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Emefiele Goes Malaysia Way In Bid To Keep Dollar Peg

Source: thewillnigeria.com
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Nigeria's Central Bank (CBN) Governor Godwin Emefiele's unorthodox policies aimed at maintaining the naira's peg to the dollar, amid a global commodity rout and analysts calls for a devaluation mimics Malaysia's response to the Asian financial crises of 1997.

Malaysia's then-leader Mahathir Mohammad, saved the country from the worst ravages of the Asian financial and currency crisis when he imposed capital controls, pegged it and waged verbal war against speculators.

Today, Emefiele seems to be playing off the same script, including tightening of monetary policy and FX rules, as well as the de facto ban of 41 imports, limiting daily withdrawals by Nigerians with Domiciliary accounts, pegging the naira firmly against the dollar at N199 on the interbank and vowing that speculators betting on a devaluation will lose their shirts.

The IMF, which called Malaysia's response “a step back” in 1998, later acknowledged it was a “stability anchor,” in 2002. Emefiele may eventually be vindicated as the naira remains steady as most African and Emerging Market currencies collapse from the ongoing global selloff.

“Over the long term, the Central Bank (CBN) Governor's stance will be well justified as NNPC begins to remit more dollar earnings and savings from the elimination of importation of refined crude (at least some decent share of daily PMS demand will be refined locally) increases,” said Abiodun Keripe head of research at Elixir Investment Partners Limited in response to questions.

Renaissance Capital economist Yvonne Mhango in a note released last Thursday called for a 15 – 20 percent devaluation of the naira to N230/$ by year end 2015.

Albert Essien, chief executive officer of Ecobank Transnational Inc, said last week that the CBN should move to a managed currency float. Other analysts including Bernd Berg of Societe Generale SA, believe the CBN would be unable to maintain its dollar peg, after Kazakhstan was forced to abandon its own peg, due to falling oil prices.

However, some factors which the analysts may be missing are the political cover the CBN is getting from Nigeria's new President, Muhammadu Buhari, (who is historically loathe to naira devaluation), and the prospects of improved CBN dollar reserves accretion due to the renewed anti corruption drive.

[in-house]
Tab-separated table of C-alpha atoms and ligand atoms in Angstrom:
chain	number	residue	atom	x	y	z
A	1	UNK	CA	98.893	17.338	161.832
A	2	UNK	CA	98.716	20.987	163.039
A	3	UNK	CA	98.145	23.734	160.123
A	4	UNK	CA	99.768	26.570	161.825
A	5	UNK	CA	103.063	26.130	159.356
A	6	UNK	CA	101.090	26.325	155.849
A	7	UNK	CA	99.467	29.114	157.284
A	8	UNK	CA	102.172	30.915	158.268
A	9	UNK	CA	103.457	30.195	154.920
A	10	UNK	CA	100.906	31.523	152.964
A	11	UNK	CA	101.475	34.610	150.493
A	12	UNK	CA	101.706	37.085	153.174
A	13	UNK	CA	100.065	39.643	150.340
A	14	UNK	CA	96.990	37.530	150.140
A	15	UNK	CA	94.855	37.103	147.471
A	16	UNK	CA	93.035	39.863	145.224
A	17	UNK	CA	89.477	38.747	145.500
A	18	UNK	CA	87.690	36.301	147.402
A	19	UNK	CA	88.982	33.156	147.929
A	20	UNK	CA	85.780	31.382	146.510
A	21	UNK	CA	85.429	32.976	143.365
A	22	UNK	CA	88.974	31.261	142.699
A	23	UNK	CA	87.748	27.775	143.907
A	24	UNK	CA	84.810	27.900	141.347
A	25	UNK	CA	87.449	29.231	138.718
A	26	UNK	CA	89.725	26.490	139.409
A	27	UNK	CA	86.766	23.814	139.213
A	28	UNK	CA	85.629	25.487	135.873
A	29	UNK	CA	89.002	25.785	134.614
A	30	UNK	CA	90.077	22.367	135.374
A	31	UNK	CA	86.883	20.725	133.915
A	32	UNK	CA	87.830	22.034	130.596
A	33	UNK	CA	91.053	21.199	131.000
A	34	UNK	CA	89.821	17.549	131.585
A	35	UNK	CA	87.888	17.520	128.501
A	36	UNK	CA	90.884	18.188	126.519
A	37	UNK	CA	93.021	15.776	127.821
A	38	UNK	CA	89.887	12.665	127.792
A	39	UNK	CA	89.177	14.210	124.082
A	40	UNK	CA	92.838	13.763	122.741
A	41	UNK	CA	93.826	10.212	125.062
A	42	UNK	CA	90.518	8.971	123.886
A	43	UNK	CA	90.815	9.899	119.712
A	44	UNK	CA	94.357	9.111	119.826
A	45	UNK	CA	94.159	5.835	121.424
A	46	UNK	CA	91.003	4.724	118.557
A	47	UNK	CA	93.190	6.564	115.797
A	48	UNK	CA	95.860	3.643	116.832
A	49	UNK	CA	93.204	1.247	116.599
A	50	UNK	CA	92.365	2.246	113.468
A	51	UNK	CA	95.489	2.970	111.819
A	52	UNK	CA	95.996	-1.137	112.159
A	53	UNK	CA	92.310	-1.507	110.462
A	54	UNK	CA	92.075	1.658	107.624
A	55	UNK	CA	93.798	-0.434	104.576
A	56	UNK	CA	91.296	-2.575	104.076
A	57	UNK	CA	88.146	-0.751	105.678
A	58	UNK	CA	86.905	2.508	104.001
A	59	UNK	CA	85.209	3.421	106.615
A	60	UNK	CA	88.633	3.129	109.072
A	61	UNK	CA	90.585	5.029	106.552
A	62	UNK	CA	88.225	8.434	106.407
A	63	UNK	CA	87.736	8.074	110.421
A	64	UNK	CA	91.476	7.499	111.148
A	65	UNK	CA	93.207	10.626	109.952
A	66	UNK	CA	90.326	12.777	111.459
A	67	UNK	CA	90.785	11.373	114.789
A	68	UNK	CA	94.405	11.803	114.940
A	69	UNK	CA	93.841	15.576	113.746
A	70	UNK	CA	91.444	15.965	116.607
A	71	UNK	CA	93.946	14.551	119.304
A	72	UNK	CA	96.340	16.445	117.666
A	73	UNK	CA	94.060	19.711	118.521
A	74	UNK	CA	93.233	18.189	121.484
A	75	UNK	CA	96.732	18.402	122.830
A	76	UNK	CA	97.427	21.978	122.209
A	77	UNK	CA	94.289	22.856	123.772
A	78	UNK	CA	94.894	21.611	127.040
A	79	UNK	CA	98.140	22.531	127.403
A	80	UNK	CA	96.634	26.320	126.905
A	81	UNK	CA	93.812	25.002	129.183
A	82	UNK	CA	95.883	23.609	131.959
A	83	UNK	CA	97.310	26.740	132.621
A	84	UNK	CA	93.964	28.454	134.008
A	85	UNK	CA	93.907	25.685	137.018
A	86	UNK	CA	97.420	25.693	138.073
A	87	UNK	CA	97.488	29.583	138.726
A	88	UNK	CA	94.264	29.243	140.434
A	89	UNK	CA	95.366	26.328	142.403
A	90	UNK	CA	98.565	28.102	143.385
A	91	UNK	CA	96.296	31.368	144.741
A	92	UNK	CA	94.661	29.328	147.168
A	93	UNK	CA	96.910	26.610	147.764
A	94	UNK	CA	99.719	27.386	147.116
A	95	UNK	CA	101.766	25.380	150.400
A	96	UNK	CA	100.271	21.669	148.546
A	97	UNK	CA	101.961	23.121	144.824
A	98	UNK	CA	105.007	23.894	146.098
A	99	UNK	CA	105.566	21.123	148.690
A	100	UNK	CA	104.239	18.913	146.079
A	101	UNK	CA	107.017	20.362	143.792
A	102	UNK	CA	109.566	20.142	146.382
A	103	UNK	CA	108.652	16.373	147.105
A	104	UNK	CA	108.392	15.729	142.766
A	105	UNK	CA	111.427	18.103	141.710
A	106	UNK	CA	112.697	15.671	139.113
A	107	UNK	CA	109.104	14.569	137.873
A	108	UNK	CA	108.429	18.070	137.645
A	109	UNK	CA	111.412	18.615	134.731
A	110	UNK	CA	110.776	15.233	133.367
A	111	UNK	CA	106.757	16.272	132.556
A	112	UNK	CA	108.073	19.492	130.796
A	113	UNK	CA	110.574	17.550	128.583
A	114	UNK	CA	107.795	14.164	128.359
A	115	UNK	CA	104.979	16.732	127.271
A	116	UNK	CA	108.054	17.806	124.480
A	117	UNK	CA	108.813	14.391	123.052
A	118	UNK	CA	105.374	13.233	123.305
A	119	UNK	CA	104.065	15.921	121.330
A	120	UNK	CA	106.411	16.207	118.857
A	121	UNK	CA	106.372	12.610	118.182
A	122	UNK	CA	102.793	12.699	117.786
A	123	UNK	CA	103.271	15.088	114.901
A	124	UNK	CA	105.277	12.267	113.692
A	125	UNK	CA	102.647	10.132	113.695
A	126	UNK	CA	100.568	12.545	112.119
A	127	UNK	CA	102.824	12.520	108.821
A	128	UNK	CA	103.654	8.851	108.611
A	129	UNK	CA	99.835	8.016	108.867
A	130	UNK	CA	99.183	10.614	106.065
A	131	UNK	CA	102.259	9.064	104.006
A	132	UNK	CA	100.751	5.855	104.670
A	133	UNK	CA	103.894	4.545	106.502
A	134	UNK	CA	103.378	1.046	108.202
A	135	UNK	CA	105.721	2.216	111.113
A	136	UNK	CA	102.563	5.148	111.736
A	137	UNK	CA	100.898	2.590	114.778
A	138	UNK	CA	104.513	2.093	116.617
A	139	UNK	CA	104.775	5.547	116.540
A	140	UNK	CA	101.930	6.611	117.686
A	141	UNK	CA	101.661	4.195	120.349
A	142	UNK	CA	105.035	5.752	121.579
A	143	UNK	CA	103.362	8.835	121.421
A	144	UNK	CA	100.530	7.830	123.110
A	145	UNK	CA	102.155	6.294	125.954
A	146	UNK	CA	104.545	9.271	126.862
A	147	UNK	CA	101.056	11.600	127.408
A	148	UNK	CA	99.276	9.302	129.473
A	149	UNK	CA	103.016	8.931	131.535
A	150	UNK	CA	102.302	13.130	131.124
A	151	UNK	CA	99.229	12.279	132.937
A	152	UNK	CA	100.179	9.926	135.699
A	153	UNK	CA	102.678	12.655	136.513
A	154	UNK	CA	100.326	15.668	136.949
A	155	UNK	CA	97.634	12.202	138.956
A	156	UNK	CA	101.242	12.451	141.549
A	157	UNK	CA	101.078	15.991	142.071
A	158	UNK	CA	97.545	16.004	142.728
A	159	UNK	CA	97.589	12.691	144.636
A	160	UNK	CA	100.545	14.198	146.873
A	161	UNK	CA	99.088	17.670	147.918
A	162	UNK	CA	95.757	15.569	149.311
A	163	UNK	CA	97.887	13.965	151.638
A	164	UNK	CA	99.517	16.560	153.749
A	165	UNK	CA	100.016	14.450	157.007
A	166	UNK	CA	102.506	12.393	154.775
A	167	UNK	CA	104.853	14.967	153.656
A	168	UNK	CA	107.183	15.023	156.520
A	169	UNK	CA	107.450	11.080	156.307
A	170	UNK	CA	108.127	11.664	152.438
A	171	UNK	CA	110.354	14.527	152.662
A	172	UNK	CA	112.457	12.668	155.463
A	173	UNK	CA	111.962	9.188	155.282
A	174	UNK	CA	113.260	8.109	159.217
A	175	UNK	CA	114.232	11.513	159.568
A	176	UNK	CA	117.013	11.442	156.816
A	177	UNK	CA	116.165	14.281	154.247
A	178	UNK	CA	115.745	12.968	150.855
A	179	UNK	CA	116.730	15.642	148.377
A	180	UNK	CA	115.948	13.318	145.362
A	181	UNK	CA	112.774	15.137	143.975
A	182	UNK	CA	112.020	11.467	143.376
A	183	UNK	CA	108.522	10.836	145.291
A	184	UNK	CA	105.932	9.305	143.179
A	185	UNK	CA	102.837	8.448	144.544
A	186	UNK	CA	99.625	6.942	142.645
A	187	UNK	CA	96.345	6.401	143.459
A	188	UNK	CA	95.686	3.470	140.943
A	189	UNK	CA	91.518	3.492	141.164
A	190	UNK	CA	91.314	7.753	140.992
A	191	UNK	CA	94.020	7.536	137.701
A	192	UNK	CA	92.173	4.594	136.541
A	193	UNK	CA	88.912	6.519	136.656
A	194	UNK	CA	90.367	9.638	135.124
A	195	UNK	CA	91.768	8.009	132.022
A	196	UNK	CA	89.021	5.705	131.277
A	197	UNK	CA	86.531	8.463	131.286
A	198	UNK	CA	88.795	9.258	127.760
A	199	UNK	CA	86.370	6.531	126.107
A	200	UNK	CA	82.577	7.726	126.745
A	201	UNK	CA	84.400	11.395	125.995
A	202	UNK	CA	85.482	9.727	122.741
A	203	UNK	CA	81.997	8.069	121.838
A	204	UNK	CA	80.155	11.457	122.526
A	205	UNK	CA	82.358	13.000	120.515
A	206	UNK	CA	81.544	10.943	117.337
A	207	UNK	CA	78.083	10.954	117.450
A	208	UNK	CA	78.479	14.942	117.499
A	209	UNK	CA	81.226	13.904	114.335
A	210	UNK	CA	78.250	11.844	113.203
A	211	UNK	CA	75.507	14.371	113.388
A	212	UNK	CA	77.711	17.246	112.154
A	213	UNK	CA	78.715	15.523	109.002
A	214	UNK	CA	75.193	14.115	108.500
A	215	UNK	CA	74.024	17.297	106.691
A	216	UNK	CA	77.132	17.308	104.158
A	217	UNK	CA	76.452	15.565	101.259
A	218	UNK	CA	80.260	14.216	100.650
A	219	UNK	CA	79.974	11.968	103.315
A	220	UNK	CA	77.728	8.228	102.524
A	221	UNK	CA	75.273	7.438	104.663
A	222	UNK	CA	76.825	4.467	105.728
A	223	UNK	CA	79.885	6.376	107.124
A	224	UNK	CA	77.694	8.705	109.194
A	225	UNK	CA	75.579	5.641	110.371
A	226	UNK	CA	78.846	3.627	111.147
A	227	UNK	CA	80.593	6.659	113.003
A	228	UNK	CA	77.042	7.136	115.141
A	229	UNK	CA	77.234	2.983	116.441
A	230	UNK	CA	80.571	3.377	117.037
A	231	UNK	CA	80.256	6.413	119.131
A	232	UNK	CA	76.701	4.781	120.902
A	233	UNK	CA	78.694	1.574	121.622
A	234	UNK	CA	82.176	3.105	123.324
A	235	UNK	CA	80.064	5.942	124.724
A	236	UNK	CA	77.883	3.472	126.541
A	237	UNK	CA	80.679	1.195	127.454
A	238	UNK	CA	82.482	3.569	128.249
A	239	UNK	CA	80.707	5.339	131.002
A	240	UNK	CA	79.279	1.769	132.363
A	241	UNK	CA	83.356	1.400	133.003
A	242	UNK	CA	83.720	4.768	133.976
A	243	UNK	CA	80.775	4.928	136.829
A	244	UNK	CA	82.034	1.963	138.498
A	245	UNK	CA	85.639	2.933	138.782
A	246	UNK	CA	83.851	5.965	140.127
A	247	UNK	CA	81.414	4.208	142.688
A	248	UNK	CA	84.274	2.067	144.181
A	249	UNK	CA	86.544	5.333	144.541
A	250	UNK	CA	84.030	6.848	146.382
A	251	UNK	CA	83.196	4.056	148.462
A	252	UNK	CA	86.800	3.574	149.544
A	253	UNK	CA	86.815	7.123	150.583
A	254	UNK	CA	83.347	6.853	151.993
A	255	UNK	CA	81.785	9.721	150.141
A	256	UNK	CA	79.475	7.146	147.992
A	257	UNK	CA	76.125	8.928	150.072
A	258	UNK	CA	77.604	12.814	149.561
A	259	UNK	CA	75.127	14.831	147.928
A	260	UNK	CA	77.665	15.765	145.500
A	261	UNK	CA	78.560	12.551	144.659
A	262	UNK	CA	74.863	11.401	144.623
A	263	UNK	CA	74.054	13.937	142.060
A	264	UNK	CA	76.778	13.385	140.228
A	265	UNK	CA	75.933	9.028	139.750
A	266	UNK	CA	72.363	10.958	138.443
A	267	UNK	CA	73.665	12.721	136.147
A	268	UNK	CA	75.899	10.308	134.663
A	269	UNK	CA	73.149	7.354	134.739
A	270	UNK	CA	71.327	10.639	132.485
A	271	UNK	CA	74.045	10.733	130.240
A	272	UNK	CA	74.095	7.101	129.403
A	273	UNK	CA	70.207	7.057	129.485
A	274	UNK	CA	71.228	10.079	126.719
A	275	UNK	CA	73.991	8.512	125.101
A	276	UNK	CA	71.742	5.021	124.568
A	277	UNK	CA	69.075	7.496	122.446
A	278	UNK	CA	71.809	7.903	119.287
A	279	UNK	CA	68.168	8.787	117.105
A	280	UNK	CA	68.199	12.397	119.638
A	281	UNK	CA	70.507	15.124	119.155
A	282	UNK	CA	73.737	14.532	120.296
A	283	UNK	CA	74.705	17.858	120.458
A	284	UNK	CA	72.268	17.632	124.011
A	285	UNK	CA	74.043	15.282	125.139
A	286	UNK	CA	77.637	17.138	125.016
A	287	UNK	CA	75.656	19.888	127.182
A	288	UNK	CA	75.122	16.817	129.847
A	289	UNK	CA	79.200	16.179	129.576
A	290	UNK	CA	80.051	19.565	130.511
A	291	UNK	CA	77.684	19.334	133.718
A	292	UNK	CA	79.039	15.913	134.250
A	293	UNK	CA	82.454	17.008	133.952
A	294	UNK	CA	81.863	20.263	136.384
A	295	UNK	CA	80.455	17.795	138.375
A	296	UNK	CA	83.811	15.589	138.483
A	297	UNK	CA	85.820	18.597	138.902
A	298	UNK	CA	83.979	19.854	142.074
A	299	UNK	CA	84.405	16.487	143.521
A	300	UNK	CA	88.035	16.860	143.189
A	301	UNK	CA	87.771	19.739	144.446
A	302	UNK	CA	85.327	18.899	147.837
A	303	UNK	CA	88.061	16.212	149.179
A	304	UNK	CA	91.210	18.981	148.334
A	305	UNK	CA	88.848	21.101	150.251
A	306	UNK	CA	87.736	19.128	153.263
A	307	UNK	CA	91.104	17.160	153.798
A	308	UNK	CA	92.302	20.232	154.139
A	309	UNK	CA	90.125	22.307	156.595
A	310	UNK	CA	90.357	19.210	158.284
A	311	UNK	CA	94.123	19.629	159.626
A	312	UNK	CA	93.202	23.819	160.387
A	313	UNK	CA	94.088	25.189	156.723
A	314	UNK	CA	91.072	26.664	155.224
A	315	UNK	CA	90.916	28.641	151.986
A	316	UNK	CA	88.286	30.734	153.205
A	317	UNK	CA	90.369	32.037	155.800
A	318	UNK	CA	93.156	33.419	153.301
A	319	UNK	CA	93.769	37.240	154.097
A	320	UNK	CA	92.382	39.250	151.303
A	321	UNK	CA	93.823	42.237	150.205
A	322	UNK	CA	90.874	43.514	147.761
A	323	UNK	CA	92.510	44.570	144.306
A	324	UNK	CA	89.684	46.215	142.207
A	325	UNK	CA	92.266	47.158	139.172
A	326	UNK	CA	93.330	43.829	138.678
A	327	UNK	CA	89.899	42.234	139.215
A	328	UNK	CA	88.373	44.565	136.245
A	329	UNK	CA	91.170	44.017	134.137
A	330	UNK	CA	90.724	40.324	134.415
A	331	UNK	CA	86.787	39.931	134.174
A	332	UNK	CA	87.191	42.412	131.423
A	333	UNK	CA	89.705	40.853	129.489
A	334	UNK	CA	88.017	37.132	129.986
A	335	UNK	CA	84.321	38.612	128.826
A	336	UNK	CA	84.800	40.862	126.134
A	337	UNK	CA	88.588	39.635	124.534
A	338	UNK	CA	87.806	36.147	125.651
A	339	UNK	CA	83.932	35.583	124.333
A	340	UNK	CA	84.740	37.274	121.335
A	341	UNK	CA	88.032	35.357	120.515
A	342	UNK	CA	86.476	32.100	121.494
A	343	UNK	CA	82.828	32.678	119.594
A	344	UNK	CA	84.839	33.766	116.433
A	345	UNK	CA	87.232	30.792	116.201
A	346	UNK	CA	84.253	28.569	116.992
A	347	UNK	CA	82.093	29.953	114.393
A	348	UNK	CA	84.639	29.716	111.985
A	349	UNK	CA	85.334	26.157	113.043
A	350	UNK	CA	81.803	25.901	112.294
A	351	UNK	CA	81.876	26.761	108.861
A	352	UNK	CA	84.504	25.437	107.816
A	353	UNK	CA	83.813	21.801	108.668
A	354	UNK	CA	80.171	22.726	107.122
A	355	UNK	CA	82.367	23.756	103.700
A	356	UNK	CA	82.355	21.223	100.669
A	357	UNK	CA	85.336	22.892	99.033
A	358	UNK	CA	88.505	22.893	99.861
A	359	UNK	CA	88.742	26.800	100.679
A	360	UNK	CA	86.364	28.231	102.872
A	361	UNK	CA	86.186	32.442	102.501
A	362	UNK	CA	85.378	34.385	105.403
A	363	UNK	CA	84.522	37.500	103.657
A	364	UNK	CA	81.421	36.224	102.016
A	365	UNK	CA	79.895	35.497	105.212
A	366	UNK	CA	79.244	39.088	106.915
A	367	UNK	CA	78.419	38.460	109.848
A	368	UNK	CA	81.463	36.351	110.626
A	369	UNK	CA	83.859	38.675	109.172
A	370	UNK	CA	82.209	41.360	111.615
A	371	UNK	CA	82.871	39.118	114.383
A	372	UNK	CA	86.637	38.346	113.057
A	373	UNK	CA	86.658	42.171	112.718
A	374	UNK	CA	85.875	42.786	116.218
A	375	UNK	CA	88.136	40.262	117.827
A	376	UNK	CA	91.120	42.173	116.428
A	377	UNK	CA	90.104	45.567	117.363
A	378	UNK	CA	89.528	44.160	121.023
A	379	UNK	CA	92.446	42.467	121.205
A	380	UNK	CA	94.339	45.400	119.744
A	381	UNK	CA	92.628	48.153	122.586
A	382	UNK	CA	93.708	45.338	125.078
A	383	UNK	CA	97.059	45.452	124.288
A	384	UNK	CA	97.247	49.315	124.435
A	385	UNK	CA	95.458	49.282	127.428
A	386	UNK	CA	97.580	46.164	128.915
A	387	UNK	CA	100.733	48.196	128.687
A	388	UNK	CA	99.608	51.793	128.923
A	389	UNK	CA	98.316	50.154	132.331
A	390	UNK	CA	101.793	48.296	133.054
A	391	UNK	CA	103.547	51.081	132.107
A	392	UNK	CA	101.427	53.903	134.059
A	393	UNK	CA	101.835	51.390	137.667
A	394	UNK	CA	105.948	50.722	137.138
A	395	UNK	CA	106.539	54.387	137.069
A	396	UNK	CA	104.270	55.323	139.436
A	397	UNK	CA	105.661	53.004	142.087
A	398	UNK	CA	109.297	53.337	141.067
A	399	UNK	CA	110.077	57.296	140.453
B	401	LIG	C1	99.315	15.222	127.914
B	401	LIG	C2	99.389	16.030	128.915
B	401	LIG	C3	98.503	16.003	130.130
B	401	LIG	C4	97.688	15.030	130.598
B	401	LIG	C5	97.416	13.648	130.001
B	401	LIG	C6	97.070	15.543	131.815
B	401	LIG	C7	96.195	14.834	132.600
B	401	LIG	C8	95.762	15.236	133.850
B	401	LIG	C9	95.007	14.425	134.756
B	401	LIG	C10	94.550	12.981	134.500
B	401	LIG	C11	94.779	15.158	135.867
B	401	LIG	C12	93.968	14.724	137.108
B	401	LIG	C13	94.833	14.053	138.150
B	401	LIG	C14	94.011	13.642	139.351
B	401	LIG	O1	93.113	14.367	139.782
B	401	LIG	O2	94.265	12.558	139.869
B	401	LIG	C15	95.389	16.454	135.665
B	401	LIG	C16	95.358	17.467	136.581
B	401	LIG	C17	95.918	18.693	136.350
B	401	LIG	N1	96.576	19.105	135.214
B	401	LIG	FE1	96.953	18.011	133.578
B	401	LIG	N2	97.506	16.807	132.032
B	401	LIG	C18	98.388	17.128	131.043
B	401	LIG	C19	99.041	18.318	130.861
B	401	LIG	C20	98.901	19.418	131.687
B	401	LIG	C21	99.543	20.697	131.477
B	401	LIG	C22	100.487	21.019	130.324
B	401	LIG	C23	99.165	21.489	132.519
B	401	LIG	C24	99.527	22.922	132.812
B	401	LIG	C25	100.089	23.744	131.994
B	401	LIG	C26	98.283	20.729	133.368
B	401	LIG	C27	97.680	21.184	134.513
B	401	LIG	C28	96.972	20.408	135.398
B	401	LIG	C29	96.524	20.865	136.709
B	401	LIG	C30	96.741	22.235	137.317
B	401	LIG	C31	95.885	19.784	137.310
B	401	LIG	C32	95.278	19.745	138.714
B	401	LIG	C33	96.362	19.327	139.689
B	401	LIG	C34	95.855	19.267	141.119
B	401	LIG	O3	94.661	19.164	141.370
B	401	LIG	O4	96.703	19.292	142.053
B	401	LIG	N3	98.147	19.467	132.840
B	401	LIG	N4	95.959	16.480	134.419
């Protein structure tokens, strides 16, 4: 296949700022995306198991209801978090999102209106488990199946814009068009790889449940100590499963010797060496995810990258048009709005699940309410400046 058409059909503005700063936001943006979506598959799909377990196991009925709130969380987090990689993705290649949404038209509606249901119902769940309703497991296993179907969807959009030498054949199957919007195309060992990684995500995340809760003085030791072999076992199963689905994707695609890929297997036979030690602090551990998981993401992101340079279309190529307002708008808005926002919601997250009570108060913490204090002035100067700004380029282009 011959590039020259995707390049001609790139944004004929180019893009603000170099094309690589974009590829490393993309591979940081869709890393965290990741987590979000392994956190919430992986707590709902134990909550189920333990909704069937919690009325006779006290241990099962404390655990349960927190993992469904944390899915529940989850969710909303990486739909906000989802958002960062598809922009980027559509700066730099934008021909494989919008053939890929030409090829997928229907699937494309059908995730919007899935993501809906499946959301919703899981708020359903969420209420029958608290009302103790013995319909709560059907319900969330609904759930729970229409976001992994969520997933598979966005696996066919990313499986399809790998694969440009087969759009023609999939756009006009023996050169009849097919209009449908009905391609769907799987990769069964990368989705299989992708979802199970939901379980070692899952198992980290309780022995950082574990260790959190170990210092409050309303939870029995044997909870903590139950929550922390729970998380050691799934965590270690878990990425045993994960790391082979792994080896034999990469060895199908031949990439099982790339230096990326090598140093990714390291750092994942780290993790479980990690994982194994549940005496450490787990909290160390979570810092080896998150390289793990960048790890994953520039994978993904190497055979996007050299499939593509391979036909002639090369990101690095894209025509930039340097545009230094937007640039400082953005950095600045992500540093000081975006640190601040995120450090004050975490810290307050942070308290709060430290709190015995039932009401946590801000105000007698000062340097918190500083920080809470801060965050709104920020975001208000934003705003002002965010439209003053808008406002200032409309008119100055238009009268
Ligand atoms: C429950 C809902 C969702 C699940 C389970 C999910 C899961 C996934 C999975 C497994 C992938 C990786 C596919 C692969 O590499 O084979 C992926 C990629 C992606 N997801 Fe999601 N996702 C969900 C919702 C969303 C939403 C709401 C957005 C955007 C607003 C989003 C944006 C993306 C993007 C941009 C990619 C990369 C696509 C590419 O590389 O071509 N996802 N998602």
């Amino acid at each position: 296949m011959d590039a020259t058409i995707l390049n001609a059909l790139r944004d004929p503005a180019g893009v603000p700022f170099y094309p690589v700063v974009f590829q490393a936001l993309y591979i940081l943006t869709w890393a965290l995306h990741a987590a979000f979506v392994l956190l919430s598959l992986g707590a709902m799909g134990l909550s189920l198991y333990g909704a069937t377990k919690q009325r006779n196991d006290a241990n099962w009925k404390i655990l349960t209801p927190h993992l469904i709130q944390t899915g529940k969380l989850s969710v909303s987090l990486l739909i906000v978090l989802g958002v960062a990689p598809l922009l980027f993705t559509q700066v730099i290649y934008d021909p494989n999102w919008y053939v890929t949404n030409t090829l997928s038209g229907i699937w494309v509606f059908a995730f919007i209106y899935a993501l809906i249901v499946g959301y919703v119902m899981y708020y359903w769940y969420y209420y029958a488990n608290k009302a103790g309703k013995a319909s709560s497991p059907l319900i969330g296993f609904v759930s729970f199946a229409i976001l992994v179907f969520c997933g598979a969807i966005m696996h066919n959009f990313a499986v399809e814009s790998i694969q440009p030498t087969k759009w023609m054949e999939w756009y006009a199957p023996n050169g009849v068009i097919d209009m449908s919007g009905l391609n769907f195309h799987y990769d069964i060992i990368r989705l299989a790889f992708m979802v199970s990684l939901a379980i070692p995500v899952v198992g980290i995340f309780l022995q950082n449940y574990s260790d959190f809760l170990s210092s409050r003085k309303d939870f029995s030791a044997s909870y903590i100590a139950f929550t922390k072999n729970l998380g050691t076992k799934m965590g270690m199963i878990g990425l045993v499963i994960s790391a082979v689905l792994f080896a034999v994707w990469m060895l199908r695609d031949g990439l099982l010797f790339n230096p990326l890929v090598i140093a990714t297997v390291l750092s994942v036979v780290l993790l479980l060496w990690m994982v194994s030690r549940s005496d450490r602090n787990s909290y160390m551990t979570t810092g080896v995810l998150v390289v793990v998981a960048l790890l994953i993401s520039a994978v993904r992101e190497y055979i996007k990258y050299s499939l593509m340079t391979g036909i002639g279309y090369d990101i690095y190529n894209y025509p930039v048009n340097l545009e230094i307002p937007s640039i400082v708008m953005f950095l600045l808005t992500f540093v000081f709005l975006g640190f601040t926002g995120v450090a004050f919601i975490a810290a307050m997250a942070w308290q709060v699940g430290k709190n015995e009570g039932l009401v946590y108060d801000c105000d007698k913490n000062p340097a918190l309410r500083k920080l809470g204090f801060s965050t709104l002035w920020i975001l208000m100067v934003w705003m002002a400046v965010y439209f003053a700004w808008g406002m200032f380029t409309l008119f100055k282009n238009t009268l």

The CBN's dollar reserves are up 6.5 percent since Buhari's inauguration on May 29.

“The naira has remained an outperformer among frontier-market and SSA currencies in the recent past, given its heavily-managed nature. This was evidenced by the naira's nominal resilience during black Monday (24 August) when the whole EM and SSA FX universe sold off,” Samir Gadio, Head, Africa Strategy and FICC Research at Standard Chartered Bank said in response to questions.

“But this is mainly because the exchange rate in Nigeria is not marketdetermined, while such outperformance takes place at the expense of significant FX demand-supply mismatches onshore.”

The fundamental differentiating feature of the USD-NGN market remains Nigeria's extreme dependence on oil which accounted for 95 percent of FX earnings prior to the crisis, according to Gadio.

The CBN has so far resisted moves to devalue, even as Brent crude prices fell below the $45 dollar mark on Monday.

“We haven't seen any reason so far to institute a change in the foreign exchange policies,” Ugochukwu Okoro, a spokesman for the CBN, said last week.

While the global risk off sentiment has failed to show up in the naira dollar level, Nigerian equities are down some 15 percent year to date, while Nigerian Eurobond yields soared to record highs on Monday, according to Bloomberg data.

There is also the problem of significant FX demand-supply mismatches which the CBN has yet to adequately address. One example of such is MTN Group Ltd., which abandoned plans to repay early debt of about $500 million held in Nigeria, saying it can't get hold of dollars in its biggest market.

“The Central Bank cannot continue to devalue the naira as this really does not solve the problem. However a more permanent solution will be to eliminate structural bottlenecks that allow for speculation and then clear market FX demand backlog, which is just what the CBN is doing,” Keripe said.

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